Nuestra Feria 2013
VHDA Nuestra Feria 2013 Sponsor
Altmeyer Funeral Homes & Crematory Nuestra Feria 2013 Sponsor
14th Annual Latino Music Festival
Brings the Rhythm and Heritage of Latin and
Hispanic culture to the
Town Point Park, Downtown Norfolk, VA
Free & Open to the Public
NORFOLK, VA – July 9, 2014. Norfolk Festevents and the Hampton Roads Hispanic Chamber of Commerce team up to present the 14thAnnual Norfolk Latino Music Festival on Saturday August 16, 2014 from 5pm to 10pm at Town Point Park in Downtown Norfolk Waterfront, Virginia.
This popular annual community celebration will feature many new authentic Latino/Hispanic attractions including traditional games and contests, authentic food and beverage menus plus 5 hours of traditional and contemporary Latin music and dancing.
Festival features include:
Family Fun from 5 pm- 8pm :
Youth Soccer – open play for ages 8 – 16, boys and girls, (no cleats, please)
Dominoes Tournament- Open play for ages 16 and older.
Giant Festive Flower Making Workshop- for all ages.
Music and Dancing featuring Zumba, Salsa, Merengue, and Bachata from 5pm – 10 pm
· Latin Jazz Conspiracy 7 pm – 10 pm
· DJ Mangu 5:30 pm – 6:30 pm
· Dance Instructions 5 pm – 8:30 pm
Rosa the Zumba Queen & Marilyn Castro
Authentic Food and Beverages:
Local Latin/Hispanic Chefs and Restaurants:
· Mi Hogar
· El Morro Delicias y Algo Mas
· De Rican Chef
· Summer Sangrias and Latino Beers
Hampton Roads Hispanic Chamber of Commerce Business Expo from 5pm – 10 pm
· Meet local Hispanic owned businesses and learn about what’s new in the community
“The Hampton Roads Hispanic Chamber of Commerce is excited to be partnering with Festevents on such a unique event for the City of Norfolk” explains Hampton Roads Hispanic Chamber of Commerce President Olga Torres. She adds “The Latino Music Festival is a great opportunity for us to bring together and celebrate the wonderful variety of Latino cultures, as well as create an environment to showcase some of our amazing talents right here in the Hampton Roads Area”.
A portion of the proceeds to benefit scholarships for local Hispanic students.
What: 14th Annual Norfolk Latino Music Festival
When: Saturday, August 16, 2014
Time: 5pm – 10pm
Where: Town Point Park on the Downtown Norfolk Waterfront, Virginia
Admission: Free & Open to the Public
Special Note: Lawn Chairs and blankets are welcome. Coolers, food and soft drinks are permitted. No Alcohol or glass is permitted; food and alcohol will be available for purchase during the festival.
For more information please visit www.festevents.org, call 757-441-2345 or find us on Facebook, Twitter, and Instagram
The 14th Annual Norfolk Latino Music Festival is produced by Norfolk Festevents in partnership with the Hampton Roads Hispanic Chamber of Commerce and presented with the City of Norfolk. The event is sponsored by Norfolk Marriott, CFE Equipment Corporation and PEOPLExpress.
Norfolk Festevents, Ltd. is a private not-for-profit organization dedicated to producing premier concerts, festivals, ship visits and special events and city celebrations for residents and guests of Hampton Roads. Celebrating its 32nd season, Norfolk Festevents has garnered international acclaim for its outstanding quality programming. Norfolk Festevents is the official event marketing and production agency for the City of Norfolk.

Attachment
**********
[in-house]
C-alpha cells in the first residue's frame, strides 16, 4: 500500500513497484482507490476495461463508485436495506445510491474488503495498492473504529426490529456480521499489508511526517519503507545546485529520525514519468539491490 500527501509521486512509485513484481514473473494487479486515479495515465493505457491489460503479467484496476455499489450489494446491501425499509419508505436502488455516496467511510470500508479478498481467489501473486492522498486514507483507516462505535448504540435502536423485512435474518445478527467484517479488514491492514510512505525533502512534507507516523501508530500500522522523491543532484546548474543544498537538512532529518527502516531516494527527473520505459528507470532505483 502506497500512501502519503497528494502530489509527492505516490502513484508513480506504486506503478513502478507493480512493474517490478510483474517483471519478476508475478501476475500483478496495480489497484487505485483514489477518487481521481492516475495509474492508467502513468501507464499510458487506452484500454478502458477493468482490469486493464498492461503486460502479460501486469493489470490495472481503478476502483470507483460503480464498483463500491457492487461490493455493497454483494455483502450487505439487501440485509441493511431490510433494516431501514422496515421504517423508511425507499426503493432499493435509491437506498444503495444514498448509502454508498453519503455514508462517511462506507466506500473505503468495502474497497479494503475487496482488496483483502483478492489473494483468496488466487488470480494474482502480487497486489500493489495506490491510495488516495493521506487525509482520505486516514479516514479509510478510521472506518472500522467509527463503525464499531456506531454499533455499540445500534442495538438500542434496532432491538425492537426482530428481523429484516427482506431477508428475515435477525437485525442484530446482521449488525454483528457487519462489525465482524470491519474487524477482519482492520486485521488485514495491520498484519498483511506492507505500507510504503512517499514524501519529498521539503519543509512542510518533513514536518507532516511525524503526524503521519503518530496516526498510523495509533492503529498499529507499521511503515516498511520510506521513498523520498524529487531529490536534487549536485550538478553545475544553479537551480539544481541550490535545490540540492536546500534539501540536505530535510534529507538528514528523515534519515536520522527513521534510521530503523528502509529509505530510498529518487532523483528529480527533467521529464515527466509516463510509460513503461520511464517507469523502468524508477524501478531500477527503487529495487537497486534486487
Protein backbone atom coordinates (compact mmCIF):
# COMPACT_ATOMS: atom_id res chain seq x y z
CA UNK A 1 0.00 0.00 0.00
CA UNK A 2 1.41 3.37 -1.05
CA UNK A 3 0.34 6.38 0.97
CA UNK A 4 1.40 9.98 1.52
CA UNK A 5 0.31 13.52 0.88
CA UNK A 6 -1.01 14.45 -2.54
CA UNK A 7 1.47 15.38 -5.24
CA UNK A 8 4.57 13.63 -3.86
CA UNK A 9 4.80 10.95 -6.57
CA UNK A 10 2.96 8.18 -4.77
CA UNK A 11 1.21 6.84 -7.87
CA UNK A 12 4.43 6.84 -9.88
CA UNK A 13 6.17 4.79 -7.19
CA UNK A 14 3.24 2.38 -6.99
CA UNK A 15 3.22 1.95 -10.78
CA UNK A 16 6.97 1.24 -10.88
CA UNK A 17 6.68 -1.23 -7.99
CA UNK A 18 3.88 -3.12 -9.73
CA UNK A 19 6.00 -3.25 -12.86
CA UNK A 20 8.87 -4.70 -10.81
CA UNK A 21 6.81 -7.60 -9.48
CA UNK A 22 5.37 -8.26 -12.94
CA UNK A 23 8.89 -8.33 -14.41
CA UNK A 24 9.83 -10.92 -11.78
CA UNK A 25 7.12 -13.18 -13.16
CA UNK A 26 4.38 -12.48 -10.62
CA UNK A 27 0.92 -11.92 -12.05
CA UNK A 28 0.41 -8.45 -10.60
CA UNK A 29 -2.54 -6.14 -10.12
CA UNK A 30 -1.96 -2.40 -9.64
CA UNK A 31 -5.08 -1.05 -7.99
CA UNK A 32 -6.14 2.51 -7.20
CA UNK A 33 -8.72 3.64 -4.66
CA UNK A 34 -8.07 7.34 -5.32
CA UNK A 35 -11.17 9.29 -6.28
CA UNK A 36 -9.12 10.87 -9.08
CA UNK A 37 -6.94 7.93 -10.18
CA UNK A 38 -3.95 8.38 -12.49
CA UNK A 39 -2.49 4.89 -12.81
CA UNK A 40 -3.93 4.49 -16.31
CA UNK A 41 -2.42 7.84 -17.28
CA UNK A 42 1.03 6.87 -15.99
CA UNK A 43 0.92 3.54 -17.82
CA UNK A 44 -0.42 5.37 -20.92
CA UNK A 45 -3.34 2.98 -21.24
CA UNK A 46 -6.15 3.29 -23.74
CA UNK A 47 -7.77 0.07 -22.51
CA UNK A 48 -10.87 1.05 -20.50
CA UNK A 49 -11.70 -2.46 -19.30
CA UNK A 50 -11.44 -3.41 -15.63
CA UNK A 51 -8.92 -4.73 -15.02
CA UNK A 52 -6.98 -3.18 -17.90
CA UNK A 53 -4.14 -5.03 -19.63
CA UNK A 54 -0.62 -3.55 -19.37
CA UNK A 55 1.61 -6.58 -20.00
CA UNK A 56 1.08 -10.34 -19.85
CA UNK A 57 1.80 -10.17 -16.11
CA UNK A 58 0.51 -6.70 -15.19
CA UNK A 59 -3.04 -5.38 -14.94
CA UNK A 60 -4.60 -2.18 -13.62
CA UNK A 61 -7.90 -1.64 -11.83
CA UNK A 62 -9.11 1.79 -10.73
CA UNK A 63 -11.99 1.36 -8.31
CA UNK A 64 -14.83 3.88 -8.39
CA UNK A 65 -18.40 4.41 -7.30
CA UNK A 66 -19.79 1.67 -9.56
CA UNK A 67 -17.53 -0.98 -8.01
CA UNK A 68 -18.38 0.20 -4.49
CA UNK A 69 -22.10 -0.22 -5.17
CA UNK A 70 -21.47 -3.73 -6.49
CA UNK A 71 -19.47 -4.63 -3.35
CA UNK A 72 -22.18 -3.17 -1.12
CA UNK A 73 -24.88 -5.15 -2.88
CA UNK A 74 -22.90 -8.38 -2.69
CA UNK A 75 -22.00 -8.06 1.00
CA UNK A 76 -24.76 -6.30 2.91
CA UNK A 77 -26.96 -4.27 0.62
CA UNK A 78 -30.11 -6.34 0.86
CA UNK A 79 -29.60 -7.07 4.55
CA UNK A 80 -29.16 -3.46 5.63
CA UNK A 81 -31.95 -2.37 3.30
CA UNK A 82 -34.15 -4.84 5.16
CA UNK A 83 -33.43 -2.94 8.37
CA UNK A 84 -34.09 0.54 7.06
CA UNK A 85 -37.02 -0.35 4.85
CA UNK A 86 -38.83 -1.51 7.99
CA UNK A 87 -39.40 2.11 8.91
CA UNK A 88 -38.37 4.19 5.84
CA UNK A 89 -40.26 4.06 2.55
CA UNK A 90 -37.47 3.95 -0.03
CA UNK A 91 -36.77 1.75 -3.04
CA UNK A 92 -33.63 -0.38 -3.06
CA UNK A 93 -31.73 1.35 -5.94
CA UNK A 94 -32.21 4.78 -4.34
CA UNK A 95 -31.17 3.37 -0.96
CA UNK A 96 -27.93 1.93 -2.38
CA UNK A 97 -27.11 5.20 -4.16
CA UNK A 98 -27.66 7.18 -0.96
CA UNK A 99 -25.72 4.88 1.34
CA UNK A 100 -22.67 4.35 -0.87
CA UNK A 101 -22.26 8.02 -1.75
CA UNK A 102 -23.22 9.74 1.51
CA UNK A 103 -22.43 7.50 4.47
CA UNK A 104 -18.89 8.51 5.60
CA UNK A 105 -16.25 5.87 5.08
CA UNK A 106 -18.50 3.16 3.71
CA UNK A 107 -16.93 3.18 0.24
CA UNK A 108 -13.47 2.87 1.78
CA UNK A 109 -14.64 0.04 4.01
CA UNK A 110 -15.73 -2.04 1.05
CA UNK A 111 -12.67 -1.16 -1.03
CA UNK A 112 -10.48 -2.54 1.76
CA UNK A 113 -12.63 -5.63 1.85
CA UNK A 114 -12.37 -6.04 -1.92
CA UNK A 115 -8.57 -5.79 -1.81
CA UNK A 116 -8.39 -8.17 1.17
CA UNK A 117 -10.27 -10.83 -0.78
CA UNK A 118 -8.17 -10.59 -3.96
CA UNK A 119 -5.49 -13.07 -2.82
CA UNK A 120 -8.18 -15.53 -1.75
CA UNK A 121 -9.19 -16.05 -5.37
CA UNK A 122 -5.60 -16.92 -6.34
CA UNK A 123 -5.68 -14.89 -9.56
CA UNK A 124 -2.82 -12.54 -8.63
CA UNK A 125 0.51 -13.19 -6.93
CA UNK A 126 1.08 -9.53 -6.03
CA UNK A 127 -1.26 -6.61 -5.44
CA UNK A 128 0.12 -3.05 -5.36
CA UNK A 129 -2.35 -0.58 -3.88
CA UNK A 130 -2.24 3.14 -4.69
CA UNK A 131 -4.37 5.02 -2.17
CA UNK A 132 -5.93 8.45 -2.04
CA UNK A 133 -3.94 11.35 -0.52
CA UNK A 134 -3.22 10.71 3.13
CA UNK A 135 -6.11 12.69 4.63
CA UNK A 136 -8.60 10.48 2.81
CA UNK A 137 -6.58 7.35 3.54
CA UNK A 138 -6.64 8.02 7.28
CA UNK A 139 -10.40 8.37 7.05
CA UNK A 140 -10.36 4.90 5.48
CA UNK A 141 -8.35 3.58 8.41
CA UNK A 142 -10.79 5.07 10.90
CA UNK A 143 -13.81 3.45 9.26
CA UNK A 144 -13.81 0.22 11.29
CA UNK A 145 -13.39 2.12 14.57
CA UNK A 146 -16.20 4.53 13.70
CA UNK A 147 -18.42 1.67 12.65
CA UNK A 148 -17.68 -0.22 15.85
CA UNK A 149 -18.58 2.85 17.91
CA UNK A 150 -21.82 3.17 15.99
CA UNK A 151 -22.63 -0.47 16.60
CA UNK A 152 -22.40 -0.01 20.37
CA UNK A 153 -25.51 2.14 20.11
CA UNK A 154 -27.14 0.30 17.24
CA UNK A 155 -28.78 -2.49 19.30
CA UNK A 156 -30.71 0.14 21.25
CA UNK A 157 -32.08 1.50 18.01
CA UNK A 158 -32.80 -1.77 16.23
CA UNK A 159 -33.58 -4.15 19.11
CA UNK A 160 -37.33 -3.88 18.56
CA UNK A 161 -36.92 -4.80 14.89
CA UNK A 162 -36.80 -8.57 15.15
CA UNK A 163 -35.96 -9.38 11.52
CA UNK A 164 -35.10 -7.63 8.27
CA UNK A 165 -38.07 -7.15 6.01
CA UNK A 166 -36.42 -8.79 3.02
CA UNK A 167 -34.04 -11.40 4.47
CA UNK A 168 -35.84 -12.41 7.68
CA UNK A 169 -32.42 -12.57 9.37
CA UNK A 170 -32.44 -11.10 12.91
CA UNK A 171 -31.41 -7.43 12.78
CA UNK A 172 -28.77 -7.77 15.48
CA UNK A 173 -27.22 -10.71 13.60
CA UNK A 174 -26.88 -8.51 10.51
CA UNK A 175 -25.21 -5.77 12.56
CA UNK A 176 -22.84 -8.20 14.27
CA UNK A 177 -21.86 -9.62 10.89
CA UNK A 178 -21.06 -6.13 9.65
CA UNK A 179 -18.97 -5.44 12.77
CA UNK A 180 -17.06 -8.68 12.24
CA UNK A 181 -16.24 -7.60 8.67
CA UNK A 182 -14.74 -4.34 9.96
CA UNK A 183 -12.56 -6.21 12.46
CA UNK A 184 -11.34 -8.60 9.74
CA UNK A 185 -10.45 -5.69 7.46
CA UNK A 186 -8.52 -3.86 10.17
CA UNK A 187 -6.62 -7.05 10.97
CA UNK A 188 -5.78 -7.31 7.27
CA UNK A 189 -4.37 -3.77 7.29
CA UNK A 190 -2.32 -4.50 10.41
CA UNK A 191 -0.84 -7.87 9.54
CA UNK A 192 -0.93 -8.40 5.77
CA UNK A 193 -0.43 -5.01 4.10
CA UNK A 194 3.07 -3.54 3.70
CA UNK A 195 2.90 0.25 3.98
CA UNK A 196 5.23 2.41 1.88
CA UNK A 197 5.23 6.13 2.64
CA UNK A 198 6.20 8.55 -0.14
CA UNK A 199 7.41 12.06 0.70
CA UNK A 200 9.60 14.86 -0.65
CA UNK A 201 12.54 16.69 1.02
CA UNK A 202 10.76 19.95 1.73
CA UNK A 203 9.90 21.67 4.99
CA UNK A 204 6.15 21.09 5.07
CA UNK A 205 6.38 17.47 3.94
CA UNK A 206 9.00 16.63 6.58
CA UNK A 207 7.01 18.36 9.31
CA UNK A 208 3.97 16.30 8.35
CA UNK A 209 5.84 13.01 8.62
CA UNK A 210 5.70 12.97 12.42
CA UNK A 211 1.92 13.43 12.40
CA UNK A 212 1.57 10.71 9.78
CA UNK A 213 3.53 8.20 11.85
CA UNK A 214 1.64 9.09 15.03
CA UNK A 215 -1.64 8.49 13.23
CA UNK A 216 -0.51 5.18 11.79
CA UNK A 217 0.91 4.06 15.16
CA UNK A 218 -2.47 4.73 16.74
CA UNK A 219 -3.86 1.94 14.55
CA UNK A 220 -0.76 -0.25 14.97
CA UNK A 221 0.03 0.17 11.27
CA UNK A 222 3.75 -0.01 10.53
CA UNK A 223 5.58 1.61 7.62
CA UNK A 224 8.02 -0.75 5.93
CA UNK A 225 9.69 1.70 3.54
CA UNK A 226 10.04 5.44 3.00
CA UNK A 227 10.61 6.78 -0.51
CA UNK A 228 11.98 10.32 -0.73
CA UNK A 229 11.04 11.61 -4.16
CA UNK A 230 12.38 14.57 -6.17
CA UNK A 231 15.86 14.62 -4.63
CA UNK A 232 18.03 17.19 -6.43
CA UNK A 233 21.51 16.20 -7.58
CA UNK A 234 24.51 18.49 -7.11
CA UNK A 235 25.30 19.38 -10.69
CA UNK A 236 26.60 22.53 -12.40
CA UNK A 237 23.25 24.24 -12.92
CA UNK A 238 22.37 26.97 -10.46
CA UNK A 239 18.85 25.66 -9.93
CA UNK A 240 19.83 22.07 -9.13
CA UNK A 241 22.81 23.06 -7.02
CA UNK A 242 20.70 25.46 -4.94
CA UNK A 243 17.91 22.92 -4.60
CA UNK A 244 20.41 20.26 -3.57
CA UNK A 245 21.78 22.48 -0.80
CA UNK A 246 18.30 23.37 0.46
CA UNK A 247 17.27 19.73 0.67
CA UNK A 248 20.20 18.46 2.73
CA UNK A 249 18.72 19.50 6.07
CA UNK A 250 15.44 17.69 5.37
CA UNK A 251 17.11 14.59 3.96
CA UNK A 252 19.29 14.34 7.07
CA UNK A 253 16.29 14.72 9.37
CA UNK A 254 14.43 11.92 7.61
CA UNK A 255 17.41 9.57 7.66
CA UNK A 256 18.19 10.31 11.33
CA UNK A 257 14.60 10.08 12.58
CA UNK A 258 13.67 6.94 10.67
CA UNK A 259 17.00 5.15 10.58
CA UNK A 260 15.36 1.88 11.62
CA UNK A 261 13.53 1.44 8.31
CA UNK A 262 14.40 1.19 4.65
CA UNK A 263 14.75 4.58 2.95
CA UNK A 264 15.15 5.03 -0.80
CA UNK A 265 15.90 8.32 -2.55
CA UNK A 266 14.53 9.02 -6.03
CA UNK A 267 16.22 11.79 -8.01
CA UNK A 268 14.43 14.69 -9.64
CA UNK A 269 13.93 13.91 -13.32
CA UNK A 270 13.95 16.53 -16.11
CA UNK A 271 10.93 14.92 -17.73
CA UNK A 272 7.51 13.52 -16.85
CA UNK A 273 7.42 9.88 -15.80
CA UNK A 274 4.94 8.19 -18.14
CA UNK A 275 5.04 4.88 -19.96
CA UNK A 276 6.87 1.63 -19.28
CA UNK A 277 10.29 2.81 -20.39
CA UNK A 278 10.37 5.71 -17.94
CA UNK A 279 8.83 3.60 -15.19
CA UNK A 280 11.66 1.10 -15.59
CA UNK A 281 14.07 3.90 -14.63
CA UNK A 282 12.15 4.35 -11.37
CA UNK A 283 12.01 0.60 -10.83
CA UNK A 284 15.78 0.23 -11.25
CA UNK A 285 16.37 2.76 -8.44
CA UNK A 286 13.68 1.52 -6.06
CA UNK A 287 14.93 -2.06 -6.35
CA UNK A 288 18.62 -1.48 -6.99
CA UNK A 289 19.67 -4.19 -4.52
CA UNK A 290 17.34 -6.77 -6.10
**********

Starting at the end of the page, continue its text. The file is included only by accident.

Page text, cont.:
Effects Matter: Disparate Impact Standard for Fair Housing Ratified
Fair housing advocates celebrated a major milestone last month when HUD issued final regulations ratifying that "disparate impact analysis" can in fact be used to assess compliance with the federal Fair Housing Act.
There are still some in the housing industry who state outright that they will not rent, sell, or lend to certain groups of people. But these days, the barriers that people face in their search for housing more often are rooted in policies or practices that may appear neutral on their face, but disproportionately harm families, people of color, people with disabilities, etc. Such policies, when they are allowed to stand unchallenged, affect us all.
Under HUD’s new rule, such policies and practices can be challenged with statistics showing a disparate impact or by otherwise showing that they cause or would predictably cause a disproportionately harmful impact on members of a class that is protected under the Fair Housing Act.
Take, for example, the infamous “blood relative” ordinance adopted by St. Bernard Parish after Hurricane Katrina.
The ordinance required owners of single family properties in the Parish to get special permission from the Parish before they could rent those homes to someone other than a blood relative. Some 93 percent of the residents of St. Bernard Parish are white. Until the blood relative ordinance was challenged by the Greater New Orleans Fair Housing Action Center and overturned by the court, this policy effectively barred access to people of color.
Similarly, Yorktown, New York’s “local preference” policy meant that first dibs on affordable rental housing in that predominantly white community in Westchester County went to people who already lived there, limiting access for people of color who came from other parts of the county or region. This policy was also overturned after the Fair Housing Justice Center challenged it in court.
A number of lending discrimination cases brought by the US Department of Justice in the last few years have relied on the disparate impact doctrine. The defendants included some of the country’s largest lenders, such as Wells Fargo and Countrywide, as well as smaller and mid-sized lenders like SunTrust, Prime Lending and GFI Mortgage Bankers. In each of these cases, the lender engaged in policies or practices that led to borrowers of color, most frequently African-American and Latino borrowers, paying higher costs than similarly situated white borrowers. In some of the cases, the companies also steered borrowers of color into risky, high priced subprime loans while providing comparable white borrowers with less risky, less expensive prime mortgages.
Or look at the case recently settled by HUD, overturning a Virginia landlord’s policy of not providing rental applications to prospective tenants who couldn’t communicate effectively in English, even if they brought their own translator into the rental office. Nor could prospective tenants take rental applications home to get help with translation. This policy was very effective in keeping out immigrants from non-English speaking countries or others with limited proficiency in English.